Grenada’s constitutional reforms: Referendums and limits to progressive reforms (part II)
Part I of this contribution provides a background to the proposed constitutional reforms, which will be subject to a referendum on 24 November 2016, and discusses the proposal to impose term limits on the position of the Prime Minister and the appointment of a Leader of Opposition, even in instances where a single party wins all parliamentary seats. This part focuses on the remaining proposed reforms intended to enhance the integrity of the electoral process, guarantee gender equality and vest ultimate legal sovereignty in a regional appellate court, the Caribbean Court of Justice (CCJ), which will replace the Judicial committee of the Privy Council (JCPC). It also notes the decision to leave out more progressive reforms, such as the abolition of the Monarchy, a wholly nominated second chamber, and the death penalty, perhaps due to pragmatic concerns that they may not receive the requisite super-majority popular approval.
Creation of an Elections and Boundaries Commission
The ‘winner-takes-all’ nature of the ‘first past the post’ electoral system and the opportunities for political patronage that come with elected office mean that Commonwealth Caribbean elections are intensely contested affairs. On several occasions, this has resulted in widespread public disorder, violence and, even, death, as occurred in Jamaica in 1980. There have also been several well-documented instances of electoral rigging: in Antigua and Barbuda, for example, under the Bird dynasty, and in Guyana during the Burnham era. Thus, most countries in the region have established independent Election and Boundaries Commissions which are responsible for the registration of voters and the conduct of elections to ensure the overall integrity of the electoral process.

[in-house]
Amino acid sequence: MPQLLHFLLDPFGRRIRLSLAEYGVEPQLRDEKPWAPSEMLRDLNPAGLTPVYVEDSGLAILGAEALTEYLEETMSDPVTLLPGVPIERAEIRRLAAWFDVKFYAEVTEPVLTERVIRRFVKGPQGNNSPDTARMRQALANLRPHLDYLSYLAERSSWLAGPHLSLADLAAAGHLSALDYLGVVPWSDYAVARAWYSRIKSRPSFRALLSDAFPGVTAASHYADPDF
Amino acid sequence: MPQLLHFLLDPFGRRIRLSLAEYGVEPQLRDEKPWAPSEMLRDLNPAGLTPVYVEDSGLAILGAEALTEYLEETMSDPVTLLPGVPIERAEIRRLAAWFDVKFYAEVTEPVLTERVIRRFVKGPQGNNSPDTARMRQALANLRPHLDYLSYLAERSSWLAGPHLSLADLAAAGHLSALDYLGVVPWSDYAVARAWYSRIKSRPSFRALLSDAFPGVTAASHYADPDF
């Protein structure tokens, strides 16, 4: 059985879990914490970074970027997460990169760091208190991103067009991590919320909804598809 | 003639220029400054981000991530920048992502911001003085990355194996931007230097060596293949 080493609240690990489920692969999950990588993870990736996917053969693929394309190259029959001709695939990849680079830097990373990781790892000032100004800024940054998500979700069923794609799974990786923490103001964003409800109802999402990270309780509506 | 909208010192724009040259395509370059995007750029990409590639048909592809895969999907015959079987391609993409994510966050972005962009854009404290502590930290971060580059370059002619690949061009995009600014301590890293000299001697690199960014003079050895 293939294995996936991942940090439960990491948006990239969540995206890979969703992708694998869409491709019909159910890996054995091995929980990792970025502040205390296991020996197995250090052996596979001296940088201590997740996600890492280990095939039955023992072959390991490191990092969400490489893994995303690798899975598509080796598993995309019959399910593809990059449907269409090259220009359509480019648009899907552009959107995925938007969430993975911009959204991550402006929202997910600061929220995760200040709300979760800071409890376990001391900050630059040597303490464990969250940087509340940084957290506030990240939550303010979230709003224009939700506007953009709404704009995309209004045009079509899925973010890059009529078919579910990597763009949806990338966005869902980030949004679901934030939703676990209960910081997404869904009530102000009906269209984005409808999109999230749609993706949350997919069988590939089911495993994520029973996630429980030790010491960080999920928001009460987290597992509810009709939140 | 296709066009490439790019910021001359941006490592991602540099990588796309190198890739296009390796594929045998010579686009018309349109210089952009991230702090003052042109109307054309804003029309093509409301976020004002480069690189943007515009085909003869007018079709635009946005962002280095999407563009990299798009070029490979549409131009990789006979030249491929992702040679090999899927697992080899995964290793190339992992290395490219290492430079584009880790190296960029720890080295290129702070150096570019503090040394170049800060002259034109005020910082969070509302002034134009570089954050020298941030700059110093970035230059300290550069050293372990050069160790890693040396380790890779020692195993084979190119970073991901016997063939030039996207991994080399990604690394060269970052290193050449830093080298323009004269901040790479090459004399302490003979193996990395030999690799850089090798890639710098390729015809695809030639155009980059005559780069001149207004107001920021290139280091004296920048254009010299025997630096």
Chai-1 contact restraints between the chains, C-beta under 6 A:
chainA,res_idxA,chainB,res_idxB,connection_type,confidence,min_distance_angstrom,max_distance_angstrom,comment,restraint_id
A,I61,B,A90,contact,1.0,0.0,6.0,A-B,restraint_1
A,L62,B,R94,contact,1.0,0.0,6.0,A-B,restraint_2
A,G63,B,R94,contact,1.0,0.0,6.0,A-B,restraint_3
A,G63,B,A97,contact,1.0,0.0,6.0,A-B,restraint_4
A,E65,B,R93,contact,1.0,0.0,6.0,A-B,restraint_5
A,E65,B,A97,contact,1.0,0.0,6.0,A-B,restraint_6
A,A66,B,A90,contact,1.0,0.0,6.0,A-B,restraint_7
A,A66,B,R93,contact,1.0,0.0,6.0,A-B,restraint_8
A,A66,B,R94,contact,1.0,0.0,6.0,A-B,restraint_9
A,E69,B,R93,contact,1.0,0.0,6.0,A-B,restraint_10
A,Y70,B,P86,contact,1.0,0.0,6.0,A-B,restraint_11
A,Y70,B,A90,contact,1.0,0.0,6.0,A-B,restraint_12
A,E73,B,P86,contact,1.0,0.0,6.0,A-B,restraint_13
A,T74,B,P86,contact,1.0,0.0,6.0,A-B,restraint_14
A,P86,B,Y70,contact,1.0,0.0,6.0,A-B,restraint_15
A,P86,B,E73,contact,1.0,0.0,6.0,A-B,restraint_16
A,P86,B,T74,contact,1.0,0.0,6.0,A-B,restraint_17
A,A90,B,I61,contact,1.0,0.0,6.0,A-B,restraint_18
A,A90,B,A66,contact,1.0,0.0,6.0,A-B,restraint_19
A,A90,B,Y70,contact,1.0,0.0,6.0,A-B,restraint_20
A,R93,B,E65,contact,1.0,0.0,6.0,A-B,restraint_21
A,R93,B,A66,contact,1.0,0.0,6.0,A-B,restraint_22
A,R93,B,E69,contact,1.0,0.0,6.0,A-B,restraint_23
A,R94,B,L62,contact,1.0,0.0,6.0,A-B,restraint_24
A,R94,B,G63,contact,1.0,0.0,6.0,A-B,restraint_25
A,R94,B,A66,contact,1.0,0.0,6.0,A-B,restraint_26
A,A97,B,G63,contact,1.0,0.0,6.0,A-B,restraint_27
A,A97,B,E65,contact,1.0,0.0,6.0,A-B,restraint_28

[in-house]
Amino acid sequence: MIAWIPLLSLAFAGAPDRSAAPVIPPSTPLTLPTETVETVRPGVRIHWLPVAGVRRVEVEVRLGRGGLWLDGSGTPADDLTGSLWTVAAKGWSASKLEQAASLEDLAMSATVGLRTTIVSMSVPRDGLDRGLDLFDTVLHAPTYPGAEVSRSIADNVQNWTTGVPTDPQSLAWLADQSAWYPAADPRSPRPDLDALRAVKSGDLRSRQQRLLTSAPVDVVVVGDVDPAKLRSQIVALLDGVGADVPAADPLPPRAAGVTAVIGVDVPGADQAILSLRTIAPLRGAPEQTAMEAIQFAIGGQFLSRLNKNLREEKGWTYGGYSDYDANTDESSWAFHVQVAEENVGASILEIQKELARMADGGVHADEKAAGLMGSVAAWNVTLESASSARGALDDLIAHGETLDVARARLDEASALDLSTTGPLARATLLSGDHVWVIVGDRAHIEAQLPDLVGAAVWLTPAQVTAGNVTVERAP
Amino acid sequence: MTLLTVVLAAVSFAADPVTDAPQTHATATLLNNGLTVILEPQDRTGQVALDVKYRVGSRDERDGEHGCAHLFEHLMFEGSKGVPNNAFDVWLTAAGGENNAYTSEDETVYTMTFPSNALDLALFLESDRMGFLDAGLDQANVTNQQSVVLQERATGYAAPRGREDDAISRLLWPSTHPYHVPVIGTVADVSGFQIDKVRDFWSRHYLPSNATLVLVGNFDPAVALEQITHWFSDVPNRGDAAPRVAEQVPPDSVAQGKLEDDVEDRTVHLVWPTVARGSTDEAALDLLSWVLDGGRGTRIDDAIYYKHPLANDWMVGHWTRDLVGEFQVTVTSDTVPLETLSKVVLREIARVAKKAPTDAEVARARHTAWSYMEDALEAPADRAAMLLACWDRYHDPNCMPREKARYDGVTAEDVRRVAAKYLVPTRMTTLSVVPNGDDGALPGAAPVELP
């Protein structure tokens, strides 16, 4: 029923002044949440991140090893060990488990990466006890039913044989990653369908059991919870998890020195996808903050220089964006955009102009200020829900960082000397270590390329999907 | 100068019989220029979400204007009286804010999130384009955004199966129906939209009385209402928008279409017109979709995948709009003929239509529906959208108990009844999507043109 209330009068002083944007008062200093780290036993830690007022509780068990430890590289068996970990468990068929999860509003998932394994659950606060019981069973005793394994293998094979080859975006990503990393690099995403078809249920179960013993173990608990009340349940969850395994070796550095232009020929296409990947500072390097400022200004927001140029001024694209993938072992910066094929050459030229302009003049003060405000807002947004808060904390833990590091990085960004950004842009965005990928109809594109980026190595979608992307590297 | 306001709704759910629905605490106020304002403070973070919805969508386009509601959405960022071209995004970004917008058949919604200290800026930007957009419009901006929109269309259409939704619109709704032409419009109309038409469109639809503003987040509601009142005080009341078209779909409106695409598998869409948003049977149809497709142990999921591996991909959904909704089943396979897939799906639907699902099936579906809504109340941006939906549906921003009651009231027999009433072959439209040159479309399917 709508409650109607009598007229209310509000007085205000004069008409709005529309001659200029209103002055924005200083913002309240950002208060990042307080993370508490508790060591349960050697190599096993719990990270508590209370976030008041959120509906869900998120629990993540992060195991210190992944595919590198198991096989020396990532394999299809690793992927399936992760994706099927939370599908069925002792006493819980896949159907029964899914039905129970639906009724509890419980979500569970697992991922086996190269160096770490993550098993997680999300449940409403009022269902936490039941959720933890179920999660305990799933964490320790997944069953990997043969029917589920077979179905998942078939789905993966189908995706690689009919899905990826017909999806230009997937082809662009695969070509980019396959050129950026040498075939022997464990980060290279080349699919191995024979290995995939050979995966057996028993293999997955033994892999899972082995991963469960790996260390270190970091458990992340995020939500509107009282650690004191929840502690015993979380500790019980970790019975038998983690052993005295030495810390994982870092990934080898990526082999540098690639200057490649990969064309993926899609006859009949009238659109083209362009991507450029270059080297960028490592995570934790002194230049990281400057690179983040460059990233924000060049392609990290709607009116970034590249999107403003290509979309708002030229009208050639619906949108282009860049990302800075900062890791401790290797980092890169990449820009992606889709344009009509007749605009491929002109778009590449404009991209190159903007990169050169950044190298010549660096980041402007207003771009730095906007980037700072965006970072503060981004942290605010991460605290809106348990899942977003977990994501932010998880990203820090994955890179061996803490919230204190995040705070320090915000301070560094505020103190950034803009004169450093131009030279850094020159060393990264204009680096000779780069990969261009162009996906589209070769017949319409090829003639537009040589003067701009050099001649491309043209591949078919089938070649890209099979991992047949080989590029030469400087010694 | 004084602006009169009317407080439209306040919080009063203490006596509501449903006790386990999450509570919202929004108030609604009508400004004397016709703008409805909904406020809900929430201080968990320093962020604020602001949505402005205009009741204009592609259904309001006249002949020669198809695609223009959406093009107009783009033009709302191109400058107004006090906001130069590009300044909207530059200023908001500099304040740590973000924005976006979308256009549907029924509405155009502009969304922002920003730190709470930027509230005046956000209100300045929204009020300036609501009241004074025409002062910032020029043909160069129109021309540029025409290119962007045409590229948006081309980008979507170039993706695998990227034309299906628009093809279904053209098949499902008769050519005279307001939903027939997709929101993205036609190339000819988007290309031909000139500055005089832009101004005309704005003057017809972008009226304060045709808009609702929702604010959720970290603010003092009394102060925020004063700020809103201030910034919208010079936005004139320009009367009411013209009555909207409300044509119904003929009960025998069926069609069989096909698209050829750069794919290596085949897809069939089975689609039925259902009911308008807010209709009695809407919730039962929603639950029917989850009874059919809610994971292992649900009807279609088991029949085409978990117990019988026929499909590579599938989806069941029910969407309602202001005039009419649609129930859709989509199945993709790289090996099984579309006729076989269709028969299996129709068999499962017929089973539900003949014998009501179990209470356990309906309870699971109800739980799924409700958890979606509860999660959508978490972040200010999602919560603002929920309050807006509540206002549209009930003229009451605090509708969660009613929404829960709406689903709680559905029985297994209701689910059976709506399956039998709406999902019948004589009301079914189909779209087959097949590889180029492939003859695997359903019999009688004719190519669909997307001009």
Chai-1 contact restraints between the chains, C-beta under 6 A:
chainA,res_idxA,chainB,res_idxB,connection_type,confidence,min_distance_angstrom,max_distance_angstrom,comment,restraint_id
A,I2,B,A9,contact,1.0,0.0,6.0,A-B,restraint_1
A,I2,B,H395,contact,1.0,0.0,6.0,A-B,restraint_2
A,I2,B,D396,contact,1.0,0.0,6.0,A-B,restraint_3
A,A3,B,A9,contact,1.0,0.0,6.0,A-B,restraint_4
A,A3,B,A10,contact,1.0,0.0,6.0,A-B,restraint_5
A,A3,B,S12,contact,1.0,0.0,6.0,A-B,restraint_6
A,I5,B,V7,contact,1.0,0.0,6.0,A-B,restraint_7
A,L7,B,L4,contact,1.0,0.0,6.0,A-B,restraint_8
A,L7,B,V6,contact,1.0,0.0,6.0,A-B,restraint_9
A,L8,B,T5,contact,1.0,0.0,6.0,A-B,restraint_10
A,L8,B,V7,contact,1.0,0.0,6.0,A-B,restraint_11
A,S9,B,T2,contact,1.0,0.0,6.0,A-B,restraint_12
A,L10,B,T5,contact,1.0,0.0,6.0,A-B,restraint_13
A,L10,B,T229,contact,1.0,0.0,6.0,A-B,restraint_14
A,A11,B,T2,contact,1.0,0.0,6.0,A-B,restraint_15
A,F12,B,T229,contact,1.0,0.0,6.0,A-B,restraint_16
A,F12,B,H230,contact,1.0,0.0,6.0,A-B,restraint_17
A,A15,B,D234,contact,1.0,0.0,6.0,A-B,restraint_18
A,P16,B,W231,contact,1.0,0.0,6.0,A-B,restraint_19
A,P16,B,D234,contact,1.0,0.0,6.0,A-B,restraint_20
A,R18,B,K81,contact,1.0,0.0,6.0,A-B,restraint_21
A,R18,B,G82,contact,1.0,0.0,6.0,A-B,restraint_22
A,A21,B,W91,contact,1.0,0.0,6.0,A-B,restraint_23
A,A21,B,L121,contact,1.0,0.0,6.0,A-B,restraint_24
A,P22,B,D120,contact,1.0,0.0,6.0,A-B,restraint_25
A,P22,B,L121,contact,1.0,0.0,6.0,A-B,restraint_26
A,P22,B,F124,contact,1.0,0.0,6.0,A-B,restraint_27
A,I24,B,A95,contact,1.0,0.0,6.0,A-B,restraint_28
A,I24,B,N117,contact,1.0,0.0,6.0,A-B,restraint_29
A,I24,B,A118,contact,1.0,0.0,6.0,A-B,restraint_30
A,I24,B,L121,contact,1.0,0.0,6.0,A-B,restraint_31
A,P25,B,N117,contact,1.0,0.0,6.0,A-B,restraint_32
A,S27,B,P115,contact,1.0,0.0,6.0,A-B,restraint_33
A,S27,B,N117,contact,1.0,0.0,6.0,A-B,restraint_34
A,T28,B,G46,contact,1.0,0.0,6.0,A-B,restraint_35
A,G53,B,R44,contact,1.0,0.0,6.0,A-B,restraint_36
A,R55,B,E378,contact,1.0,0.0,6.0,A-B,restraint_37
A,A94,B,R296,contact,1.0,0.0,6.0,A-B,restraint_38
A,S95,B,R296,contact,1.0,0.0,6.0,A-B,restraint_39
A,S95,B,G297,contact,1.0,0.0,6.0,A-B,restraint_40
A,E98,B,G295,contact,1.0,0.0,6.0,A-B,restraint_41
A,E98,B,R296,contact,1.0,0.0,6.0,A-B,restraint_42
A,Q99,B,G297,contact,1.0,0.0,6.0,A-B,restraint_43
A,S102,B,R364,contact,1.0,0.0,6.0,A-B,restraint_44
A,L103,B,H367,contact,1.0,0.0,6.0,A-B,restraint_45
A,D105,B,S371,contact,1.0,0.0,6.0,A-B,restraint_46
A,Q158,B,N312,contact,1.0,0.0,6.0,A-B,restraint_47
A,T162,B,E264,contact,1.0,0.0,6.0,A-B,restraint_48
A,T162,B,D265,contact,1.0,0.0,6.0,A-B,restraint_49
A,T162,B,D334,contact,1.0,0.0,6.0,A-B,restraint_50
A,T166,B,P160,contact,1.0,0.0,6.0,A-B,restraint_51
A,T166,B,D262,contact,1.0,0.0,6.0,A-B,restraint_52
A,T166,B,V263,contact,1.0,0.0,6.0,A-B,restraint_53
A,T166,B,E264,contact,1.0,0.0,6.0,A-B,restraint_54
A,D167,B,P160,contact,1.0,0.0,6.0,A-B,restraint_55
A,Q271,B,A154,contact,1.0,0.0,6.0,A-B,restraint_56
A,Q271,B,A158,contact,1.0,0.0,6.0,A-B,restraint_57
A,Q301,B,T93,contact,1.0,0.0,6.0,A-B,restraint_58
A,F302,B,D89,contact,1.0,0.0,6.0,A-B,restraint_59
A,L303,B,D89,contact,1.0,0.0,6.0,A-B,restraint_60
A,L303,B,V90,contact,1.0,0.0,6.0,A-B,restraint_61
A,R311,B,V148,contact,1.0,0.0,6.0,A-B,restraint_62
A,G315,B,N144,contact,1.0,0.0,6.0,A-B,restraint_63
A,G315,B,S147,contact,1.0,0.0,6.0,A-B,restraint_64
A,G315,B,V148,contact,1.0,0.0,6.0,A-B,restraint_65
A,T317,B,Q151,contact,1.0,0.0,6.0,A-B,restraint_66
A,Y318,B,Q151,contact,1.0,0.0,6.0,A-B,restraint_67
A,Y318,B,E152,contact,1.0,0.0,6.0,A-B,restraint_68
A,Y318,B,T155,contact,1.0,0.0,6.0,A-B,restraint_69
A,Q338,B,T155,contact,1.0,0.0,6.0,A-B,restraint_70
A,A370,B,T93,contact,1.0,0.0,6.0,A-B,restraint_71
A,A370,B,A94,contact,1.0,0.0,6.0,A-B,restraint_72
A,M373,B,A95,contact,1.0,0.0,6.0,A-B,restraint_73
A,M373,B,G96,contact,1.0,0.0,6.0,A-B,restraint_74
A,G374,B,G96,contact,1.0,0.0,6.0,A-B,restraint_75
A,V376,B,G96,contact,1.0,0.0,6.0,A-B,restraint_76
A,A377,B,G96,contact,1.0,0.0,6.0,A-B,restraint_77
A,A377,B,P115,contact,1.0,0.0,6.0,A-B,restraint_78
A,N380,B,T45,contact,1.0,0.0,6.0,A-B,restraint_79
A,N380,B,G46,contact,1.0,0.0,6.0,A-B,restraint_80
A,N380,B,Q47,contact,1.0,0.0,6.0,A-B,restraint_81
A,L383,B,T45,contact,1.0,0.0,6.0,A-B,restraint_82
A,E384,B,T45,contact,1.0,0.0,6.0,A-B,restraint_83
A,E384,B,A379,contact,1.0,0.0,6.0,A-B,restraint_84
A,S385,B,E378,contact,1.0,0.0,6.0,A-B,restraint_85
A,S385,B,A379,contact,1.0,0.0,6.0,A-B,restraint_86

Grenada is one of the few remaining countries in the region to entrust responsibility for the conduct of elections to a lone Supervisor of Elections appointed by the Governor General. The Prime Minister’s influence over the Supervisor of Elections, who is appointed and removed on the recommendation of the Prime Minister, has given rise to the suspicion that the Supervisor of Elections may also be indirectly under the influence of the Prime Minister and cannot, therefore, be trusted to be truly impartial. In the neighbouring island of St Kitts and Nevis, for example, a delay by the Supervisor of Elections in announcing the outcome of the elections in February 2015, described by that most eminent Caribbean commentator, Sir Ronald Sanders, as a ‘fiasco’, was blamed by some commentators on the Supervisor’s close relationship with the Prime Minister and the latter’s desire to cling on to power for as long as possible.